Although the analysis determined that now is not the time for Masterclock to make the move into 3D print production, all is not lost. “Masterclock not only learned about the return on investment, but more importantly, the project eliminated any surprises in the technology issues that needed to be addressed to produce a quality casement,” Billo says. “For example, they learned that separate equipment was needed, and a process perfected to ‘smooth’ the part after it was printed, so that the surface finish was of high quality. Previously, they were not even aware that surface finish was an issue or that there was smoothing technology available to address surface finish issues.”
Clark says the company has taken the scope realized from the study and sparked new uses for additive manufacturing throughout its operation. “We also are keen to follow the progress of companies like Stratasys and various processes like vapor smoothing as we definitely expect this technology to become more mature, efficient and eventually ready for deployment on our production line,” he says.
“Our longer-term goal is to identify how we can use 3D printing to go after those niche projects where some system needs a smaller quantity of devices with very custom enclosures. Our existing capabilities around implementing circuitry and coding would be dramatically expanded and expedited to market with more control over how we can form our products into precise environmental fits,” Clark adds.
Missouri Protoplex to Break Ground This Fall
“We are glad to see folks like Dr. Billo and this team focusing on delivering real value to companies like us through this type of analysis,” Clark says.
Billo says the work his team did with Masterclock is an example of S&T’s commitment to collaborating with manufacturers across Missouri to help them be more innovative and competitive in the global marketplace. And that commitment is about to become a lot more tangible.
This October, S&T will break ground for the Missouri Protoplex, an advanced manufacturing research and development facility that will anchor the university’s planned manufacturing technology and innovation campus.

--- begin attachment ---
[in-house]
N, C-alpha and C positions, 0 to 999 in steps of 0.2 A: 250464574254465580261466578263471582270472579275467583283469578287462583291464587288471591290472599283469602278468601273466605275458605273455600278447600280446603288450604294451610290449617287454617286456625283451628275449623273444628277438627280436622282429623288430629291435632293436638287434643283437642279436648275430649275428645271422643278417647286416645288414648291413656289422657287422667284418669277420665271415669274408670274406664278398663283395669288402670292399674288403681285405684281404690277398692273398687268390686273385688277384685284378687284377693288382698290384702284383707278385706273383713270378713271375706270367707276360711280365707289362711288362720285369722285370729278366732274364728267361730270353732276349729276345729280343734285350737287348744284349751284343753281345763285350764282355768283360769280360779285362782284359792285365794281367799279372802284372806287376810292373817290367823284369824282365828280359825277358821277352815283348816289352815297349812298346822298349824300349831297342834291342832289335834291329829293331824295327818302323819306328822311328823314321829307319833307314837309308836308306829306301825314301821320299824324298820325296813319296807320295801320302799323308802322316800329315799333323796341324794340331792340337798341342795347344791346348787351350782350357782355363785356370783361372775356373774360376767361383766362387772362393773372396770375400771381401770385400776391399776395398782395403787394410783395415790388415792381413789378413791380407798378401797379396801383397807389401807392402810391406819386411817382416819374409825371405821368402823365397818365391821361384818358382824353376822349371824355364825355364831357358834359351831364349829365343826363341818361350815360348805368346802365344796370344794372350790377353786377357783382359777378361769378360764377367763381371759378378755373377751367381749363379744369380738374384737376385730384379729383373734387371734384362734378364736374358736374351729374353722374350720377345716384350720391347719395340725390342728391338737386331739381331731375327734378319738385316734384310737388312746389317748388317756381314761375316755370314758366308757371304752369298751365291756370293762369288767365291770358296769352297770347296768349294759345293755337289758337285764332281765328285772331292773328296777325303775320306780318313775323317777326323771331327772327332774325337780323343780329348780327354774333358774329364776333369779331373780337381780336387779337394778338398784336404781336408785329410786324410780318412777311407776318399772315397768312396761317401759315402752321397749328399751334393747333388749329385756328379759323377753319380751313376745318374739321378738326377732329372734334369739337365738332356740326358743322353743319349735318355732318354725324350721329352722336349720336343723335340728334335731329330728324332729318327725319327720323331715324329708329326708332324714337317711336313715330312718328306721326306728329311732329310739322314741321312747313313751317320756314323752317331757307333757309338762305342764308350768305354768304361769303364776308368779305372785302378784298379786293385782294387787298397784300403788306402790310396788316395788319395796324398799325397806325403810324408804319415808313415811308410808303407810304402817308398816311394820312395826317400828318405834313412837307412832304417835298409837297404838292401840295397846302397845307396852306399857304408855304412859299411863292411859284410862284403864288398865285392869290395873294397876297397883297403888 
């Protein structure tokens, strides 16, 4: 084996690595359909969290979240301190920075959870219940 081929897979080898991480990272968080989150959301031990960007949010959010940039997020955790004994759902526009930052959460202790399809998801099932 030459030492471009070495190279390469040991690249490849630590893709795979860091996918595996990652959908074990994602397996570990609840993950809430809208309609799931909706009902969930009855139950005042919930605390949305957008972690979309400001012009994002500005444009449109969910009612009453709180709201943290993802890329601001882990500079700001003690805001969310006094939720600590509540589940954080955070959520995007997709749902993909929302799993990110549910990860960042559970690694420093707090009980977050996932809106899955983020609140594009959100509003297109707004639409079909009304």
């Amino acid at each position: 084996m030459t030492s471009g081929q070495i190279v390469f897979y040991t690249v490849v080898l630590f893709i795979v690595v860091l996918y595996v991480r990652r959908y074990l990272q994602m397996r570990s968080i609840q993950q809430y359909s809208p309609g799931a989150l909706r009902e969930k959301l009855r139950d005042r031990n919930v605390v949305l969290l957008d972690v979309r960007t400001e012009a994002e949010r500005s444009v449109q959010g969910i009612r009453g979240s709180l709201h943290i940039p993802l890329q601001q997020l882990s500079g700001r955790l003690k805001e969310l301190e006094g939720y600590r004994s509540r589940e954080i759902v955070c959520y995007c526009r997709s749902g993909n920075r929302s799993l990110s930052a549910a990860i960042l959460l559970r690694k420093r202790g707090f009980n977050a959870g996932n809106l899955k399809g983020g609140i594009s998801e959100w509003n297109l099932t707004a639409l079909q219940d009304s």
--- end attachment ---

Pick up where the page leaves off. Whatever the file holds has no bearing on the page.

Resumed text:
In addition to providing space for equipment that will be available to manufacturers like Masterclock, as well as S&T students and researchers, the facility will serve as a headquarters of sorts for the network Billo and others are building through partnerships with the Missouri Association of Manufacturers (MAM), the Society of Manufacturing Engineers (SME), and community colleges and tech schools across the state.
“The Missouri Protoplex is a $100 million project funded by the State of Missouri together with a gift from the Kummer Foundation,” Billo says. “This 117,000-square-foot, high-bay manufacturing facility has the dual missions of assuring our domestic base of manufacturing is retained and grows in Missouri and the U.S., and ensuring a highly qualified, domestic workforce is available to produce U.S. product innovations,” he says.
The Protoplex works closely with small, mid-size and large U.S. manufacturing companies to make use of new advanced manufacturing technologies to develop new products and processes required to maintain international competitiveness, according to Billo.
“Any U.S. manufacturing company…[is] invited and encouraged to work with the Missouri Protoplex, as well as federal agencies such as the DOD and DOE,” Billo says. “We also work with several agencies to help subsidize companies to be able to afford to work with Protoplex.”
In addition to offering an opportunity for manufacturers to learn about new methods and technologies, Billo says the equipment housed in the Protoplex will help S&T students develop skills they’ll need when they join the workforce.
“There’s lots of apprehension around advanced manufacturing because there’s a skills shortage in the workforce,” Billo says. “Missouri S&T and the Missouri Protoplex are resources for these companies. We’re taking a collaborative approach, taking the time to understand what manufacturers really need rather than just telling them what courses we plan to offer.”